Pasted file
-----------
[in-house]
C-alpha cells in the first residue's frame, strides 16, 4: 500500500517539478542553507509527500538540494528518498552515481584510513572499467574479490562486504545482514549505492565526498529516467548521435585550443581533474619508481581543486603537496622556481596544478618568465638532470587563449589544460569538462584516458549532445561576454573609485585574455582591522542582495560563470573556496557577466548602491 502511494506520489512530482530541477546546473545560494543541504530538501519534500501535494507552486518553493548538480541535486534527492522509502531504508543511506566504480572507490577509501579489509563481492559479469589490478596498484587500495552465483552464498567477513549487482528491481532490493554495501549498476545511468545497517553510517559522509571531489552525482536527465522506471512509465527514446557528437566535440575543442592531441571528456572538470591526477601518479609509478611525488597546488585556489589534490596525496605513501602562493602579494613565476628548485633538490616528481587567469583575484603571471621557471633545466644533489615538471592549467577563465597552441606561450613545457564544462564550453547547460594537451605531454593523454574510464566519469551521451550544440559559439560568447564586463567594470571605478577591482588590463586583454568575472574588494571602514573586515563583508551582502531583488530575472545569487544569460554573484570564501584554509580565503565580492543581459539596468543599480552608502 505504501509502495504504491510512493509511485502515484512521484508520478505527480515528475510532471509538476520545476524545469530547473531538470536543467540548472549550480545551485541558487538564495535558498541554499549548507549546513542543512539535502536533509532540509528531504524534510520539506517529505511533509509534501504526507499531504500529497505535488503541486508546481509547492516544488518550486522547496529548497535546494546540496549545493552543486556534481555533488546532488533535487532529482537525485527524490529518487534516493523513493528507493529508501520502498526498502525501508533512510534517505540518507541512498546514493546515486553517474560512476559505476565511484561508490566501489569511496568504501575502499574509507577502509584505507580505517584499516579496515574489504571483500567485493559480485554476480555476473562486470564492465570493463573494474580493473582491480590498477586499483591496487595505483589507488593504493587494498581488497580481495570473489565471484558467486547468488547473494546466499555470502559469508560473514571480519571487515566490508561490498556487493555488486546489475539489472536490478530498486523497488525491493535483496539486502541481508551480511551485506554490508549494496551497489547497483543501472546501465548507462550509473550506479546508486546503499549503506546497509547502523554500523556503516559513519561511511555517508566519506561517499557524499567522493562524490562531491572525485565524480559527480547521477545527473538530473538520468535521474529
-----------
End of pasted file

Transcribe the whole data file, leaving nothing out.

[in-house]
C-alpha cells in the first residue's frame, strides 16, 4: 500500500517539478542553507509527500538540494528518498552515481584510513572499467574479490562486504545482514549505492565526498529516467548521435585550443581533474619508481581543486603537496622556481596544478618568465638532470587563449589544460569538462584516458549532445561576454573609485585574455582591522542582495560563470573556496557577466548602491 502511494506520489512530482530541477546546473545560494543541504530538501519534500501535494507552486518553493548538480541535486534527492522509502531504508543511506566504480572507490577509501579489509563481492559479469589490478596498484587500495552465483552464498567477513549487482528491481532490493554495501549498476545511468545497517553510517559522509571531489552525482536527465522506471512509465527514446557528437566535440575543442592531441571528456572538470591526477601518479609509478611525488597546488585556489589534490596525496605513501602562493602579494613565476628548485633538490616528481587567469583575484603571471621557471633545466644533489615538471592549467577563465597552441606561450613545457564544462564550453547547460594537451605531454593523454574510464566519469551521451550544440559559439560568447564586463567594470571605478577591482588590463586583454568575472574588494571602514573586515563583508551582502531583488530575472545569487544569460554573484570564501584554509580565503565580492543581459539596468543599480552608502 505504501509502495504504491510512493509511485502515484512521484508520478505527480515528475510532471509538476520545476524545469530547473531538470536543467540548472549550480545551485541558487538564495535558498541554499549548507549546513542543512539535502536533509532540509528531504524534510520539506517529505511533509509534501504526507499531504500529497505535488503541486508546481509547492516544488518550486522547496529548497535546494546540496549545493552543486556534481555533488546532488533535487532529482537525485527524490529518487534516493523513493528507493529508501520502498526498502525501508533512510534517505540518507541512498546514493546515486553517474560512476559505476565511484561508490566501489569511496568504501575502499574509507577502509584505507580505517584499516579496515574489504571483500567485493559480485554476480555476473562486470564492465570493463573494474580493473582491480590498477586499483591496487595505483589507488593504493587494498581488497580481495570473489565471484558467486547468488547473494546466499555470502559469508560473514571480519571487515566490508561490498556487493555488486546489475539489472536490478530498486523497488525491493535483496539486502541481508551480511551485506554490508549494496551497489547497483543501472546501465548507462550509473550506479546508486546503499549503506546497509547502523554500523556503516559513519561511511555517508566519506561517499557524499567522493562524490562531491572525485565524480559527480547521477545527473538530473538520468535521474529